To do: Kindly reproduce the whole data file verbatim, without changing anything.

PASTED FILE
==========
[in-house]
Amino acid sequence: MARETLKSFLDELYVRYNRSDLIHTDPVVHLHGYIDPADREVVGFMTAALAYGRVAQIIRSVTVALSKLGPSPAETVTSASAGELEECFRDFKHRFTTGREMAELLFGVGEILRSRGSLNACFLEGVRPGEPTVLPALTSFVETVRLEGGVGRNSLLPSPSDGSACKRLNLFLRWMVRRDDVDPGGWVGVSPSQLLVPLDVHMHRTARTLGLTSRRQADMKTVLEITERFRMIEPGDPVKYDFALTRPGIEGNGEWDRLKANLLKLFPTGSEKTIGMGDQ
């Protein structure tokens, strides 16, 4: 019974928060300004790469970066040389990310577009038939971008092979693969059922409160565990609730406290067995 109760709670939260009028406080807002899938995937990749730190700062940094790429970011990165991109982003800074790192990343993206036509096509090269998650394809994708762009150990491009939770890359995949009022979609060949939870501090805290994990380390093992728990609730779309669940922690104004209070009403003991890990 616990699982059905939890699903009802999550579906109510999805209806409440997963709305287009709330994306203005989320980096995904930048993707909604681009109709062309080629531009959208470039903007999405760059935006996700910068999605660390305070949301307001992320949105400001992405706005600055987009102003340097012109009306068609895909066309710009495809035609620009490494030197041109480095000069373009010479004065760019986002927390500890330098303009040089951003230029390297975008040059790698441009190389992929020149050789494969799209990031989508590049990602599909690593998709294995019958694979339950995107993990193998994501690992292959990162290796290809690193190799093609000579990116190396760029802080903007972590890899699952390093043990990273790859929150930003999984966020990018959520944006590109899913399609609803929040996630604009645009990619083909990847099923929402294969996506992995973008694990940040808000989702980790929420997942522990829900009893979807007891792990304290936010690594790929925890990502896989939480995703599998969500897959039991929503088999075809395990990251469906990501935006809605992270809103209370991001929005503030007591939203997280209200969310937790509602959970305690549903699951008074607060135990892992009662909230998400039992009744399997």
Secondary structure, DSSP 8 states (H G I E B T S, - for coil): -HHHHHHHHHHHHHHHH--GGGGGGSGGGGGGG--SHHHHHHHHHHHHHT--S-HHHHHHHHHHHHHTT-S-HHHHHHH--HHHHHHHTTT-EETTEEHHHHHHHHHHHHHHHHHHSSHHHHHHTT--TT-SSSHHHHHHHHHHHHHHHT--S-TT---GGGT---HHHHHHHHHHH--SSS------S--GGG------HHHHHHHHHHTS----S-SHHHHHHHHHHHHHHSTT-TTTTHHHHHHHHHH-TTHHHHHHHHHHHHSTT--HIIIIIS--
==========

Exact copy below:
[in-house]
Amino acid sequence: MARETLKSFLDELYVRYNRSDLIHTDPVVHLHGYIDPADREVVGFMTAALAYGRVAQIIRSVTVALSKLGPSPAETVTSASAGELEECFRDFKHRFTTGREMAELLFGVGEILRSRGSLNACFLEGVRPGEPTVLPALTSFVETVRLEGGVGRNSLLPSPSDGSACKRLNLFLRWMVRRDDVDPGGWVGVSPSQLLVPLDVHMHRTARTLGLTSRRQADMKTVLEITERFRMIEPGDPVKYDFALTRPGIEGNGEWDRLKANLLKLFPTGSEKTIGMGDQ
């Protein structure tokens, strides 16, 4: 019974928060300004790469970066040389990310577009038939971008092979693969059922409160565990609730406290067995 109760709670939260009028406080807002899938995937990749730190700062940094790429970011990165991109982003800074790192990343993206036509096509090269998650394809994708762009150990491009939770890359995949009022979609060949939870501090805290994990380390093992728990609730779309669940922690104004209070009403003991890990 616990699982059905939890699903009802999550579906109510999805209806409440997963709305287009709330994306203005989320980096995904930048993707909604681009109709062309080629531009959208470039903007999405760059935006996700910068999605660390305070949301307001992320949105400001992405706005600055987009102003340097012109009306068609895909066309710009495809035609620009490494030197041109480095000069373009010479004065760019986002927390500890330098303009040089951003230029390297975008040059790698441009190389992929020149050789494969799209990031989508590049990602599909690593998709294995019958694979339950995107993990193998994501690992292959990162290796290809690193190799093609000579990116190396760029802080903007972590890899699952390093043990990273790859929150930003999984966020990018959520944006590109899913399609609803929040996630604009645009990619083909990847099923929402294969996506992995973008694990940040808000989702980790929420997942522990829900009893979807007891792990304290936010690594790929925890990502896989939480995703599998969500897959039991929503088999075809395990990251469906990501935006809605992270809103209370991001929005503030007591939203997280209200969310937790509602959970305690549903699951008074607060135990892992009662909230998400039992009744399997």
Secondary structure, DSSP 8 states (H G I E B T S, - for coil): -HHHHHHHHHHHHHHHH--GGGGGGSGGGGGGG--SHHHHHHHHHHHHHT--S-HHHHHHHHHHHHHTT-S-HHHHHHH--HHHHHHHTTT-EETTEEHHHHHHHHHHHHHHHHHHSSHHHHHHTT--TT-SSSHHHHHHHHHHHHHHHT--S-TT---GGGT---HHHHHHHHHHH--SSS------S--GGG------HHHHHHHHHHTS----S-SHHHHHHHHHHHHHHSTT-TTTTHHHHHHHHHH-TTHHHHHHHHHHHHSTT--HIIIIIS--